I was seventeen and was still dating the Jewish boy who by then was in college. It was a very unhealthy relationship, to say the least: he was most probably mentally ill and he frequently threatened to commit suicide and take me with him. While he was away on a theater tour of Europe I mustered up the courage to break up with him.

After that, I fell hard for another boy who rejected me and finally ended up dating another boy who was my age. In the fall after I graduated from high school, I went away to college but I still saw my boyfriend on weekends. The one time we had unprotected sex, I got pregnant and had an abortion when I was nineteen. I felt guilty and confused and didn’t really want to be with my boyfriend any more, but I didn’t know how to end it.

In my second year of college, I met the young man who would become my first husband. I was attracted to him partly because he was planning to become a minister. In my state of mind, that felt like a sign from God. I broke up with my high school boyfriend and started dating the prospective minister. Nine months after we met we were married. We were both twenty years old.

What’s probably obvious to you, my readers, is that my husband was a replacement for my grandfather, but I didn’t see that until years later. I still considered myself to be a Christian at this point, but I didn’t really feel very close to God. Being married to a divinity student made me feel closer. But our marriage wasn’t made in heaven and we found ourselves wondering why we’d gotten married.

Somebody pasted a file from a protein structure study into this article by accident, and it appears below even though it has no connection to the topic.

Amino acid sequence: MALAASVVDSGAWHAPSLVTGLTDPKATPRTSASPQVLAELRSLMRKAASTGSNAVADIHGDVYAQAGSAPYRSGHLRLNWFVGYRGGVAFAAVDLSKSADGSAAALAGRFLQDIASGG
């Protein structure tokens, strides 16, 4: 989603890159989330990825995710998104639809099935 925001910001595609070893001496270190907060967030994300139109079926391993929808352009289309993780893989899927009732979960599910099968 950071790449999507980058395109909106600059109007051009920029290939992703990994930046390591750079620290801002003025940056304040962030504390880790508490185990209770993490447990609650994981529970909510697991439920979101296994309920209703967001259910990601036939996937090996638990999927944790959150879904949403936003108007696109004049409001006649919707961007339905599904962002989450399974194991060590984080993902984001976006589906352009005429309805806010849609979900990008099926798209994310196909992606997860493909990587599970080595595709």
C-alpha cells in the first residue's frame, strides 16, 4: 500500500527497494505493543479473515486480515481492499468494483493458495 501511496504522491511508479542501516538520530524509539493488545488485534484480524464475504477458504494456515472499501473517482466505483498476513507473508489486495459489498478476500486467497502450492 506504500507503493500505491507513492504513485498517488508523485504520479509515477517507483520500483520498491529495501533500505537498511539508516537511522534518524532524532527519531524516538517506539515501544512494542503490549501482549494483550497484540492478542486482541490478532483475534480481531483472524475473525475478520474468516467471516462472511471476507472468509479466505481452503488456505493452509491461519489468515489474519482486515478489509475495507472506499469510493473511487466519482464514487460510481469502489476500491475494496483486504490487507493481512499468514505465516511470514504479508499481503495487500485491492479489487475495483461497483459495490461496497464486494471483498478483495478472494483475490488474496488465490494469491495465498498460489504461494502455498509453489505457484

About this time I met a “born-again” Christian and she impressed me with stories of how much God cared about and loved me. I realized that I’d never allowed God into my heart and that I needed to know Him personally. My husband and I both came to the same conclusion at the same time and a few months after we were married, we, too, became “born-again” Christians.

My mother didn’t understand my new-found religious devotion. In her eyes, I’d always been a Christian. But I knew that I’d been seeking something more and I felt that I’d found it by finally accepting Jesus as my Lord and Savior for myself. I felt that before that I hadn’t really known what it meant to be a Christian. I was finally learning what it meant to be in a personal relationship with God.

But all was not smooth-sailing. My husband took on a very rigid view of what it meant to be a Christian, especially a Christian wife and mother. (We started our family a year and a half after we married.) He insisted that he was not only the head of our marriage but that he was also my spiritual guide and counselor. The problem with that was that he was extremely critical and I constantly felt judged and found wanting.

We struggled to make our marriage work, but after ten years and four children, we separated. He had his own church by then and I had to move, with the kids, out of the parsonage. We moved in with my parents. I was blamed for the break-up and lost all my former friends in the church. I was suddenly a black sheep in God’s kingdom.

See My Faith Journey, Part One

Part Three

 

 

My Faith Journey, Part One

I remember believing in God when I was five or six. I’d lost something precious to me and prayed to God to help me find it. I immediately found it and remember being quite impressed. God must be real!

That’s a child’s understanding of God, of course. At that stage I didn’t really equate Jesus with God. I knew about Jesus: about all the good things he’d done and that he loved me. (Probably the first hymn I ever learned was, “Yes, Jesus loves me/ Yes, Jesus loves me/Yes, Jesus loves me/The Bible tells me so.” ) But to me God was simply God.